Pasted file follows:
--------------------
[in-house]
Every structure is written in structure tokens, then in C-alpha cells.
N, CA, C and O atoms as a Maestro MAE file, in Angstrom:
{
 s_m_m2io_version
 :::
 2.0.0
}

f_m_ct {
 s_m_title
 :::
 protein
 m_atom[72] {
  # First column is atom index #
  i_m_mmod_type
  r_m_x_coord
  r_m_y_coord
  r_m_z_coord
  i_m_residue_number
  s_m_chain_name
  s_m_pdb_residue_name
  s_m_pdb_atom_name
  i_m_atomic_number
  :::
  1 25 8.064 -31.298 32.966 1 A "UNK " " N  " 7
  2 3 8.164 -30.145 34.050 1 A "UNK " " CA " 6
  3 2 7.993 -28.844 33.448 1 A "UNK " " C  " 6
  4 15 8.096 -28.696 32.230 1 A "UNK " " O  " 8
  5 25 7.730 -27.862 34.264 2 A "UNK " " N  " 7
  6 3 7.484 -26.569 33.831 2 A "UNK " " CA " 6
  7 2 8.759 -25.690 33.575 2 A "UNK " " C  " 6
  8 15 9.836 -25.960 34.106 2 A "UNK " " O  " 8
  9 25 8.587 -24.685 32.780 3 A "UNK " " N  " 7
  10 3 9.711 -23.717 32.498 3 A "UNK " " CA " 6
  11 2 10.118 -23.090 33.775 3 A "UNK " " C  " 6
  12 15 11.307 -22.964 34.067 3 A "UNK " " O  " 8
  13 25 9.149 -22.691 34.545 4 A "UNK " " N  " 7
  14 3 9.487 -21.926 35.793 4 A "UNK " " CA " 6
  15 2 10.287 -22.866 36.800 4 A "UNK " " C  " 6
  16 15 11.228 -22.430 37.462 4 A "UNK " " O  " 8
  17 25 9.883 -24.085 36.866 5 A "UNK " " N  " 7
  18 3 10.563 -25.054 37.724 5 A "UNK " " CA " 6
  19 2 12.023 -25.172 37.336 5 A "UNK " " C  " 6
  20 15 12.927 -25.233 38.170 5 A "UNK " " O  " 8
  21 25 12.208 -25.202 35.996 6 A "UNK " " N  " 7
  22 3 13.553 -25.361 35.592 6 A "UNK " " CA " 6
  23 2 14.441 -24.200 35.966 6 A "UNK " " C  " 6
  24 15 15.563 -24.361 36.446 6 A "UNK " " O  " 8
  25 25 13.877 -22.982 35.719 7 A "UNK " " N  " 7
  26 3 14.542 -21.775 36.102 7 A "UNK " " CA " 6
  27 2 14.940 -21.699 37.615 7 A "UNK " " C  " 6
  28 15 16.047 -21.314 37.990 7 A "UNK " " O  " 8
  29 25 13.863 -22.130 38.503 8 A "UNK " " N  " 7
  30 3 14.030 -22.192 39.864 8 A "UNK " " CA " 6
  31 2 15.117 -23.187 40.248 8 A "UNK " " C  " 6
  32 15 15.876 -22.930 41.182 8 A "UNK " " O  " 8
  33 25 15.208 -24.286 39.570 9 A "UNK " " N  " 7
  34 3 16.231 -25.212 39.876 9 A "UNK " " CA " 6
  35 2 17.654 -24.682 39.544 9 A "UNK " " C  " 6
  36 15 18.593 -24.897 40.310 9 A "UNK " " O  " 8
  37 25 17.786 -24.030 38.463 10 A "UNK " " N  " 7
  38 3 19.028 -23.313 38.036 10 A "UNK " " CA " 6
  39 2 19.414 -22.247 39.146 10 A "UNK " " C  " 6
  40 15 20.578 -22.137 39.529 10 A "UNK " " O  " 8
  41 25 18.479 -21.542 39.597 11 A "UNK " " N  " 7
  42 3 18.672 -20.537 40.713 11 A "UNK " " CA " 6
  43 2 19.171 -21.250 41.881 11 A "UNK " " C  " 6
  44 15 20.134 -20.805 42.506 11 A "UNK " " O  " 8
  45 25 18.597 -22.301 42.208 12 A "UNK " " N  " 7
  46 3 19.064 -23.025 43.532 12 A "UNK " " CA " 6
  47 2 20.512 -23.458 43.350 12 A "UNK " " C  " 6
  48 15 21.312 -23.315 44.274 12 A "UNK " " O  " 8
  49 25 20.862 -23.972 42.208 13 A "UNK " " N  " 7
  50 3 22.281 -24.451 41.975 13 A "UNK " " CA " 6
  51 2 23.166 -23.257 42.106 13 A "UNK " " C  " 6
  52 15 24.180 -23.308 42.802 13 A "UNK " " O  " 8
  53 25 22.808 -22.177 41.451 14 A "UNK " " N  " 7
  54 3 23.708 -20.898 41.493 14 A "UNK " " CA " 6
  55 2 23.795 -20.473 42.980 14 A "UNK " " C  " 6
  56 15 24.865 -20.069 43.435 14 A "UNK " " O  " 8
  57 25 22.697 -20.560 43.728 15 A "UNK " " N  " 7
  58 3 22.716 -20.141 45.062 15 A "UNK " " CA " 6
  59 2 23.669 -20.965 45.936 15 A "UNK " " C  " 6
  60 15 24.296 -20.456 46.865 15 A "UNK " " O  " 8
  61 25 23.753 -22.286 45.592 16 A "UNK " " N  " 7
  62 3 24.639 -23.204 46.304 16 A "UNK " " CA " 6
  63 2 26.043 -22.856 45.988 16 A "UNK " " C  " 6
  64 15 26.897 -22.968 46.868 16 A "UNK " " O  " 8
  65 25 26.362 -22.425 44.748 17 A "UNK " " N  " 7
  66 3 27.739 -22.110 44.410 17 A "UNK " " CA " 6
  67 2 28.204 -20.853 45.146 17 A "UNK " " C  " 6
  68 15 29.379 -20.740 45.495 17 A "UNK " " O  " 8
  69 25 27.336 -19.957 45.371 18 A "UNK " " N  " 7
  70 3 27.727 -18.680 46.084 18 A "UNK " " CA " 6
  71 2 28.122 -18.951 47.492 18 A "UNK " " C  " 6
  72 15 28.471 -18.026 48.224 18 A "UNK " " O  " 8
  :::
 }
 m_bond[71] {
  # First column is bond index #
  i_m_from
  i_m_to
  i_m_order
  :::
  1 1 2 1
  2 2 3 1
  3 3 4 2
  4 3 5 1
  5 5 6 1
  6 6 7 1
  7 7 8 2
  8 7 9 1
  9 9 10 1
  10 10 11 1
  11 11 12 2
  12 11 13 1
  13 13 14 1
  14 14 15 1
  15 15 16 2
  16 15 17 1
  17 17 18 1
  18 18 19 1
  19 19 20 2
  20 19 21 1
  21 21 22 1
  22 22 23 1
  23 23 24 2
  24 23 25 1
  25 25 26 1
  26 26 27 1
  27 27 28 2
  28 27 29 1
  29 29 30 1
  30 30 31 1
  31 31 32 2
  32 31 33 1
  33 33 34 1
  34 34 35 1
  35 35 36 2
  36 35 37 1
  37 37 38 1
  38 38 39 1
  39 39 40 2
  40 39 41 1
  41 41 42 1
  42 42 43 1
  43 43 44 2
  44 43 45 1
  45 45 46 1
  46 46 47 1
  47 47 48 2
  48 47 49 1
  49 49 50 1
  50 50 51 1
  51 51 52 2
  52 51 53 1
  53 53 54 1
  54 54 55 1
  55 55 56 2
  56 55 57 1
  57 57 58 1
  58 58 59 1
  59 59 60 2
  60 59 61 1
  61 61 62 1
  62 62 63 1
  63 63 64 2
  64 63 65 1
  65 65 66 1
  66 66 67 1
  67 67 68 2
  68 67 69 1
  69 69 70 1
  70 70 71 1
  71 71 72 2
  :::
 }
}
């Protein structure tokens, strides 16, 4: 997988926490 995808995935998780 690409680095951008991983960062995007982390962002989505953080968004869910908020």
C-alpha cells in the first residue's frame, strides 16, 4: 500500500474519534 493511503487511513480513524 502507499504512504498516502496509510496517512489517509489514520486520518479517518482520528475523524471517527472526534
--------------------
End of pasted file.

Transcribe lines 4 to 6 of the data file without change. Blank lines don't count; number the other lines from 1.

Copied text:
{
 s_m_m2io_version
 :::